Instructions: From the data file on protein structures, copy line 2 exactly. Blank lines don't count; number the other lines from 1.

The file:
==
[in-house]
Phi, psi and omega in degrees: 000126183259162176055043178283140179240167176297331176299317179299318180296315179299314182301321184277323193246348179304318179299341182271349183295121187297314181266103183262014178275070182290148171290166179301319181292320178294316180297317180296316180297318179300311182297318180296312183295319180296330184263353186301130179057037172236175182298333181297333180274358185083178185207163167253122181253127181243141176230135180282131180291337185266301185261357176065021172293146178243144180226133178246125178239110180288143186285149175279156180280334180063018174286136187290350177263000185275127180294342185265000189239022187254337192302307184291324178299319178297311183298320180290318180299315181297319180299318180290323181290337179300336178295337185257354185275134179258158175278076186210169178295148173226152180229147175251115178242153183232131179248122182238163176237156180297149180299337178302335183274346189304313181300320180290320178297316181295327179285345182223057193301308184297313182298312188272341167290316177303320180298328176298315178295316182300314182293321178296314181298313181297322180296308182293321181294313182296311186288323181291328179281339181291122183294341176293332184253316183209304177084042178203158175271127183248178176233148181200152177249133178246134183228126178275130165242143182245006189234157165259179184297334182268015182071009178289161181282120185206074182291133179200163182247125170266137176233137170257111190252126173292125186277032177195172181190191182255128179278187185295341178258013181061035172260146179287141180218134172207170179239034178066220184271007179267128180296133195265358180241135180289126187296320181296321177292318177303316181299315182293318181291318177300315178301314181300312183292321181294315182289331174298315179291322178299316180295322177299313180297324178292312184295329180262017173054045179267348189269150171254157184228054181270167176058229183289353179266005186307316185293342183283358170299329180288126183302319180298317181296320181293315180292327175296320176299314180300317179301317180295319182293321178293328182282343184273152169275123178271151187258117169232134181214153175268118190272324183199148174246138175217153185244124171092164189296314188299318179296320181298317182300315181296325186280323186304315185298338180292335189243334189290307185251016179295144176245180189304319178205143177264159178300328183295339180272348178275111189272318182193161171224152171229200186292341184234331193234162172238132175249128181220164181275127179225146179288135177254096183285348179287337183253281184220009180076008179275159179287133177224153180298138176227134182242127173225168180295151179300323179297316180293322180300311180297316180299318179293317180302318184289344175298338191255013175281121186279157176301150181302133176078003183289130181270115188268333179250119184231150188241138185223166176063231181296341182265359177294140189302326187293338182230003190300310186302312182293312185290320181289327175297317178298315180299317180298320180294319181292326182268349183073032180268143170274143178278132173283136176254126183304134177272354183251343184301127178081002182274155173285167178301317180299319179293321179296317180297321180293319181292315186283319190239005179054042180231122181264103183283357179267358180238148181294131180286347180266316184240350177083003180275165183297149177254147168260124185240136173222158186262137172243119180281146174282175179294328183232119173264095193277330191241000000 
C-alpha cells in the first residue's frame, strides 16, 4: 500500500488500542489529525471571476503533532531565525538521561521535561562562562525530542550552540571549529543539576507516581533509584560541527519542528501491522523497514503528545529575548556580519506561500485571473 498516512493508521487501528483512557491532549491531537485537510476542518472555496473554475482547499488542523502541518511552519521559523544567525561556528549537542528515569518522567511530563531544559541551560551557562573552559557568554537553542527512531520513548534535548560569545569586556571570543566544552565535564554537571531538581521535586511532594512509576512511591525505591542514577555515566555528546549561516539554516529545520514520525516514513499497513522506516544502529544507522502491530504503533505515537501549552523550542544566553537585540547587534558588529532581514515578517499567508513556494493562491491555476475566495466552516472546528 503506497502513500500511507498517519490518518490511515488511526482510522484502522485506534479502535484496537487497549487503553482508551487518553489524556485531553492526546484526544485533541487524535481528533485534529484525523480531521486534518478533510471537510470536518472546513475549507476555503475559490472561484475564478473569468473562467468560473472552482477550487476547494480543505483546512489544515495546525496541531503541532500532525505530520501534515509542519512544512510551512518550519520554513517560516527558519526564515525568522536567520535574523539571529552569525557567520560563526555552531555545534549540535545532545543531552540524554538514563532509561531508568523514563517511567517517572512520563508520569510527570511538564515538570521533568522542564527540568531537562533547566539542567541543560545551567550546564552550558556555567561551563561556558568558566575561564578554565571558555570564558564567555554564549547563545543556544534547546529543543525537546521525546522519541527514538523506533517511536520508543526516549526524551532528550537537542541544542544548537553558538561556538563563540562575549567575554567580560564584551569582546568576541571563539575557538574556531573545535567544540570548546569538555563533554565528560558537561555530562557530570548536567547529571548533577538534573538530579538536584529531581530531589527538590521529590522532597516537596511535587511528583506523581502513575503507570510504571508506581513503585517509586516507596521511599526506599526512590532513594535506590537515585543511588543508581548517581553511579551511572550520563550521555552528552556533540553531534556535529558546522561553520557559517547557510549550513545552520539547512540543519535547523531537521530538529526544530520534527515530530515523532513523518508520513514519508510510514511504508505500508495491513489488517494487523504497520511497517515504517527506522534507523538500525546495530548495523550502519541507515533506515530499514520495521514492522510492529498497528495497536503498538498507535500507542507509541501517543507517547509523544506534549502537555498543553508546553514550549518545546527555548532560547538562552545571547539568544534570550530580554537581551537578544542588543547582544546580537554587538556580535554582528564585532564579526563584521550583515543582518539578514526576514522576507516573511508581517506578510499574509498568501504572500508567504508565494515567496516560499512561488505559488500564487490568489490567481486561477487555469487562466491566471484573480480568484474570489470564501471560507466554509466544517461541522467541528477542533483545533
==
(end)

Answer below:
Phi, psi and omega in degrees: 000126183259162176055043178283140179240167176297331176299317179299318180296315179299314182301321184277323193246348179304318179299341182271349183295121187297314181266103183262014178275070182290148171290166179301319181292320178294316180297317180296316180297318179300311182297318180296312183295319180296330184263353186301130179057037172236175182298333181297333180274358185083178185207163167253122181253127181243141176230135180282131180291337185266301185261357176065021172293146178243144180226133178246125178239110180288143186285149175279156180280334180063018174286136187290350177263000185275127180294342185265000189239022187254337192302307184291324178299319178297311183298320180290318180299315181297319180299318180290323181290337179300336178295337185257354185275134179258158175278076186210169178295148173226152180229147175251115178242153183232131179248122182238163176237156180297149180299337178302335183274346189304313181300320180290320178297316181295327179285345182223057193301308184297313182298312188272341167290316177303320180298328176298315178295316182300314182293321178296314181298313181297322180296308182293321181294313182296311186288323181291328179281339181291122183294341176293332184253316183209304177084042178203158175271127183248178176233148181200152177249133178246134183228126178275130165242143182245006189234157165259179184297334182268015182071009178289161181282120185206074182291133179200163182247125170266137176233137170257111190252126173292125186277032177195172181190191182255128179278187185295341178258013181061035172260146179287141180218134172207170179239034178066220184271007179267128180296133195265358180241135180289126187296320181296321177292318177303316181299315182293318181291318177300315178301314181300312183292321181294315182289331174298315179291322178299316180295322177299313180297324178292312184295329180262017173054045179267348189269150171254157184228054181270167176058229183289353179266005186307316185293342183283358170299329180288126183302319180298317181296320181293315180292327175296320176299314180300317179301317180295319182293321178293328182282343184273152169275123178271151187258117169232134181214153175268118190272324183199148174246138175217153185244124171092164189296314188299318179296320181298317182300315181296325186280323186304315185298338180292335189243334189290307185251016179295144176245180189304319178205143177264159178300328183295339180272348178275111189272318182193161171224152171229200186292341184234331193234162172238132175249128181220164181275127179225146179288135177254096183285348179287337183253281184220009180076008179275159179287133177224153180298138176227134182242127173225168180295151179300323179297316180293322180300311180297316180299318179293317180302318184289344175298338191255013175281121186279157176301150181302133176078003183289130181270115188268333179250119184231150188241138185223166176063231181296341182265359177294140189302326187293338182230003190300310186302312182293312185290320181289327175297317178298315180299317180298320180294319181292326182268349183073032180268143170274143178278132173283136176254126183304134177272354183251343184301127178081002182274155173285167178301317180299319179293321179296317180297321180293319181292315186283319190239005179054042180231122181264103183283357179267358180238148181294131180286347180266316184240350177083003180275165183297149177254147168260124185240136173222158186262137172243119180281146174282175179294328183232119173264095193277330191241000000 